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Men Who Stare at GoatsWe held a couple of giveaways on Twitter last night and this morning for passes to a preview screening of The Men Who Stare at Goats on Thursday night, and had a great response. Thanks to everyone who helped retweet and promote the giveaways.

If your Twitter username is on the list of winners after the jump, contact me ASAP with your actual name, so I can put it on the list and avoid imposters. If you didn't win, the movie opens on Friday in Austin and we'll post a review on Slackerwood. We will also retweet the "secret password" for getting one of a limited number of reserved seats for the screening, so keep following Slackerwood on Twitter.

Want to See 'Men Who Stare at Goats' on Thursday?

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The Men Who Stare at Goats

As I mentioned earlier, Slackerwood is sponsoring a preview screening of The Men Who Stare at Goats on Thursday night (Nov. 5) here in Austin. This comedy about secret U.S. psychic military operations stars George Clooney, Jeff Bridges, Ewan McGregor and Kevin Spacey. I've seen it already and will post my review on Slackerwood on Friday. I won't spoil my review, but consider the fact that I've seen it twice, and draw your own conclusions.

We have some passes to give away for this screening. Each pass admits two people. Seating is first-come, first-served, which means that even if you have a pass, you'll need to get to the theater early because we give out more passes than there are seats. On our Twitter feed, we mentioned earlier today what you can do to try to "jump the line" and get one of the limited number of reserved seats. But if you're worried you won't be one of the few lucky people to score one of those seats, you'll need to get your hands on a pass.

Premiere Slackery News Tidbits

Men Who Stare at GoatsI've got plenty of Austin film news to share today, from premieres to DVD news to some articles you won't want to miss. Here we go:

  • Slackerwood is sponsoring a special preview screening of The Men Who Stare at Goats (pictured at right) on Thursday night. Follow our Twitter feed to find out how you can get free passes.
  • The general release date for Richard Linklater's latest film, Me and Orson Welles, has been pushed back to December 11. No word yet on whether that's the date when the film will open in Austin.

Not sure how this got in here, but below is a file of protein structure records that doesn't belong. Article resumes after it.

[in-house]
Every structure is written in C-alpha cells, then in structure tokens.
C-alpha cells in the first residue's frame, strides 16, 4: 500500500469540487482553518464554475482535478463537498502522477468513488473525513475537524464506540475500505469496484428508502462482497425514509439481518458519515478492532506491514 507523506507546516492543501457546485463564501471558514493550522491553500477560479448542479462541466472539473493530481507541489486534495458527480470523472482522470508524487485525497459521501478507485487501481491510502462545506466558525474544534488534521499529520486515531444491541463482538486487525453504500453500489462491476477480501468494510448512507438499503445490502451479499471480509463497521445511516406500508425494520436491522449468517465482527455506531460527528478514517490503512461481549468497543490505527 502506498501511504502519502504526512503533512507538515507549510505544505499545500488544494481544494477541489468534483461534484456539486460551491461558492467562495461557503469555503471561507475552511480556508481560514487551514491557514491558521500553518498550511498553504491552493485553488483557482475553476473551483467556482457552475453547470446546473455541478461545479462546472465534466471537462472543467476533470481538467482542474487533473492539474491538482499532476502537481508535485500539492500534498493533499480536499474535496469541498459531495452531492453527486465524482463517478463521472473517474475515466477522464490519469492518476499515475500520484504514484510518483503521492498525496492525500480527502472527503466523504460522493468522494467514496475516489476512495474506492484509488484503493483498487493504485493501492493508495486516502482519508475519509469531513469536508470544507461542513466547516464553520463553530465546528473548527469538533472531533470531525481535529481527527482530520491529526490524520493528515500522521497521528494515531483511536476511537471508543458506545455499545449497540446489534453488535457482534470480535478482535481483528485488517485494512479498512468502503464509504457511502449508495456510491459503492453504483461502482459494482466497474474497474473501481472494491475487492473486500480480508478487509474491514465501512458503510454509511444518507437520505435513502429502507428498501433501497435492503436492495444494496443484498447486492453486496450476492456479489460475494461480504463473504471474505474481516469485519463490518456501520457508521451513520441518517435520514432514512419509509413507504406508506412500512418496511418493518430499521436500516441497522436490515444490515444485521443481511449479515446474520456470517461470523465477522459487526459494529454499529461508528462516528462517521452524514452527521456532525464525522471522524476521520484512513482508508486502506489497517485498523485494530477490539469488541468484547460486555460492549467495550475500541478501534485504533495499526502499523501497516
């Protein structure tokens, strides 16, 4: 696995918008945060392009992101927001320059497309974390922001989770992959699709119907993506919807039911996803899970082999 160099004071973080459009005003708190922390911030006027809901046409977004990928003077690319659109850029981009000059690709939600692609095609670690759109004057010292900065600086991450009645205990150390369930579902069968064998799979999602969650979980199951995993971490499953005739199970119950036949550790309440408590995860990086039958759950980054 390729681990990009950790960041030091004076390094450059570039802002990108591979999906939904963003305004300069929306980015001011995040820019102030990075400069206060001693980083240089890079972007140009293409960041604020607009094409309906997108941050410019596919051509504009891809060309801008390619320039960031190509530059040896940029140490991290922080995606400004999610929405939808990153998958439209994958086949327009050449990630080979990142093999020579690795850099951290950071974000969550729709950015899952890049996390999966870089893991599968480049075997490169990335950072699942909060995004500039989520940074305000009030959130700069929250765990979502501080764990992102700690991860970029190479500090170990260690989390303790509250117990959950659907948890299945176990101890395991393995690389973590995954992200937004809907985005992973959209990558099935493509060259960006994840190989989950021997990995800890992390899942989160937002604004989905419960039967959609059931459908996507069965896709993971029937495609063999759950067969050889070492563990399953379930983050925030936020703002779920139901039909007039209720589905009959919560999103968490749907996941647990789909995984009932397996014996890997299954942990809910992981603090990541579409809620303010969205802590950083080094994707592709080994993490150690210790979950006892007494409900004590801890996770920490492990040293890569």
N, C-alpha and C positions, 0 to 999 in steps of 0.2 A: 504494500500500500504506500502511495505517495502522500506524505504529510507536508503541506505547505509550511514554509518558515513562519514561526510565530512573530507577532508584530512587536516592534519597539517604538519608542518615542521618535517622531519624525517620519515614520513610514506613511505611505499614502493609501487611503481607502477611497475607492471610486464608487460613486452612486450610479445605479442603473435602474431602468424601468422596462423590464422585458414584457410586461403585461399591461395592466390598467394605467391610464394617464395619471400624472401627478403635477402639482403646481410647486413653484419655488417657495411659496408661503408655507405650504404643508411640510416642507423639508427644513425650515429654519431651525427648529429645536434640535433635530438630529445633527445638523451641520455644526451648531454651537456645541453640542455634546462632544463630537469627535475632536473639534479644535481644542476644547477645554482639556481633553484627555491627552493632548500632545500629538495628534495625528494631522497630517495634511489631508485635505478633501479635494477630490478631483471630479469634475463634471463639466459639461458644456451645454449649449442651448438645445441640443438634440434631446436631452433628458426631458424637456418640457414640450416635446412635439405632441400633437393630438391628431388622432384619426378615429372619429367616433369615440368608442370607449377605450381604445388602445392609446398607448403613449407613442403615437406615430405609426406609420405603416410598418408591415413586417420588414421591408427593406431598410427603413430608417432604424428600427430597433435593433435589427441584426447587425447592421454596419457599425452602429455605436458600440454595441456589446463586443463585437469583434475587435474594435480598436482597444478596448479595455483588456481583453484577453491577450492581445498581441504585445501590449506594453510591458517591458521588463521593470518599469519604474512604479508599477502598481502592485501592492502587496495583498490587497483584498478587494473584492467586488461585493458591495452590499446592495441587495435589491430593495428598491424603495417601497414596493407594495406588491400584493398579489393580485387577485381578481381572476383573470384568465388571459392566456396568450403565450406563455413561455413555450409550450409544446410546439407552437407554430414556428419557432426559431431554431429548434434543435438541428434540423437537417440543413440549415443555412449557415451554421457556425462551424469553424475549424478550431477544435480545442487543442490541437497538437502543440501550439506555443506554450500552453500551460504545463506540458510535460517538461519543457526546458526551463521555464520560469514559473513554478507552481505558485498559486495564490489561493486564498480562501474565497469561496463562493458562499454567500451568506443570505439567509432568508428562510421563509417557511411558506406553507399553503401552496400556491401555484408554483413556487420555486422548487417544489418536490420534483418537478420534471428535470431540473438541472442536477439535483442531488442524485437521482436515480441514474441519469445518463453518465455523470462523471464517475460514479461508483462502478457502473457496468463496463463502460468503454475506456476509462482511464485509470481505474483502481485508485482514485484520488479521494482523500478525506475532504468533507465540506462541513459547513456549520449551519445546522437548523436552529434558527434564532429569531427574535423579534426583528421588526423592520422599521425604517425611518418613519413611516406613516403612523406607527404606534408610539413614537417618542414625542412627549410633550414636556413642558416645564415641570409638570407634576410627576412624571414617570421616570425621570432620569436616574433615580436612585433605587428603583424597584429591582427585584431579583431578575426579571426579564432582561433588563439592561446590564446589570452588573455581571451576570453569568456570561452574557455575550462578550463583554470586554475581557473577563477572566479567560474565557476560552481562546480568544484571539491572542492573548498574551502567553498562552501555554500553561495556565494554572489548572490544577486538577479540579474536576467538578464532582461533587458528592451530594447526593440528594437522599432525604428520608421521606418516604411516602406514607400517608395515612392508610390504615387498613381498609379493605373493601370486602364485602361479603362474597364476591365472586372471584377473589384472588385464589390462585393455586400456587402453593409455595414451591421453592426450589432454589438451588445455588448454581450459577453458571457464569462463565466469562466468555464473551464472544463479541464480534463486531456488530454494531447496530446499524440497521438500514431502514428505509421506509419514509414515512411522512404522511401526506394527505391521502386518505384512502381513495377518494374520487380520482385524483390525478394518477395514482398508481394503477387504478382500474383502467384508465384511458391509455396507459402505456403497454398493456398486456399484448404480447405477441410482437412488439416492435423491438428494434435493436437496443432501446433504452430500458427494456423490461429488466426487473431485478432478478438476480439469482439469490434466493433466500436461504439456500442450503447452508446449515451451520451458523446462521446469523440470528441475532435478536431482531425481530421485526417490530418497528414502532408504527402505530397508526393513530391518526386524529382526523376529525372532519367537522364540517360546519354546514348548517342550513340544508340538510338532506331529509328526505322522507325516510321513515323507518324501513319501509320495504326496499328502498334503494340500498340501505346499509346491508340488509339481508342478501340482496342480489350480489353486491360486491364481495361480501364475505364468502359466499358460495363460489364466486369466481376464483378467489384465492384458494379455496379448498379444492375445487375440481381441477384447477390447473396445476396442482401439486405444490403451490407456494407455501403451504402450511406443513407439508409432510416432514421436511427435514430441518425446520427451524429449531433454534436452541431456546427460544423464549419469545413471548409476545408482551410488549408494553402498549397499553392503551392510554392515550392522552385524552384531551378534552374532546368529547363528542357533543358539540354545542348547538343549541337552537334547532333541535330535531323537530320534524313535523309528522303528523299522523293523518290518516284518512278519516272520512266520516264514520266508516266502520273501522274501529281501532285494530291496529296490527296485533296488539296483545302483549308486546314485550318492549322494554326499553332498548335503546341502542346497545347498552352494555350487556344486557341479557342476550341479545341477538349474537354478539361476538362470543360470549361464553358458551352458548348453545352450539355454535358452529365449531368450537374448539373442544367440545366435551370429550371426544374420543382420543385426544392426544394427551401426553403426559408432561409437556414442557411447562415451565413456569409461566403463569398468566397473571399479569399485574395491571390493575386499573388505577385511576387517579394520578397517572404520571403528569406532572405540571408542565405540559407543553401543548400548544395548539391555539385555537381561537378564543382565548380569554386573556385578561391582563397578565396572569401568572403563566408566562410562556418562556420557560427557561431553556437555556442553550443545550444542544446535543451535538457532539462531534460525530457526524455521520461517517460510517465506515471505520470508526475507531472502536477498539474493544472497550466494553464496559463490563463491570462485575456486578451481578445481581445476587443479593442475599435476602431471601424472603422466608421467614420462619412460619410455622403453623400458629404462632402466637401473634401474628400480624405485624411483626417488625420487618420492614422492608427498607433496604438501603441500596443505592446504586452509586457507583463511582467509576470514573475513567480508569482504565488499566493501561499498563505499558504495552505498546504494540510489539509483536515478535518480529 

• However, if you live in Austin, you can see Me and Orson Welles at the Austin Film Society gala premiere on Monday, November 30 at the Paramount. Tickets are on sale now for AFS members, and will go on sale for the general public on Nov. 9. Linklater will be at the event along with actors Zac Efron and Christian McKay. Proceeds from the screening benefit the Texas Filmmakers' Production Fund.

Austin Polish Film Festival This Weekend

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Austin Polish Film FestivalIf it's a weekend in the fall, that must mean there's a film festival going on in Austin. This weekend, we have the Austin Polish Film Festival, which runs from Thursday, November 5 through Sunday, Nov. 8. Sponsored by the Austin Polish Society, the movies and festivities will take place at the Texas Spirit Theater in the Bob Bullock Texas History Museum.

The opening-night film this year will be God's Little Village (U Pana Boga za miedza), a 2009 comedy from writer/director Jacek Bromski. This is the third movie in a series of comedies she's made that focus on a small Polish town, Krolowy Most. Bromski will attend the screening, along with composer Ludek Drizhal and actress Agnieszka Kotlarska.

You can buy tickets for individual films or for the whole Austin Polish Film Festival online through the fest website. You also can buy the fest posters, which as you can see on the right, are very striking and lovely.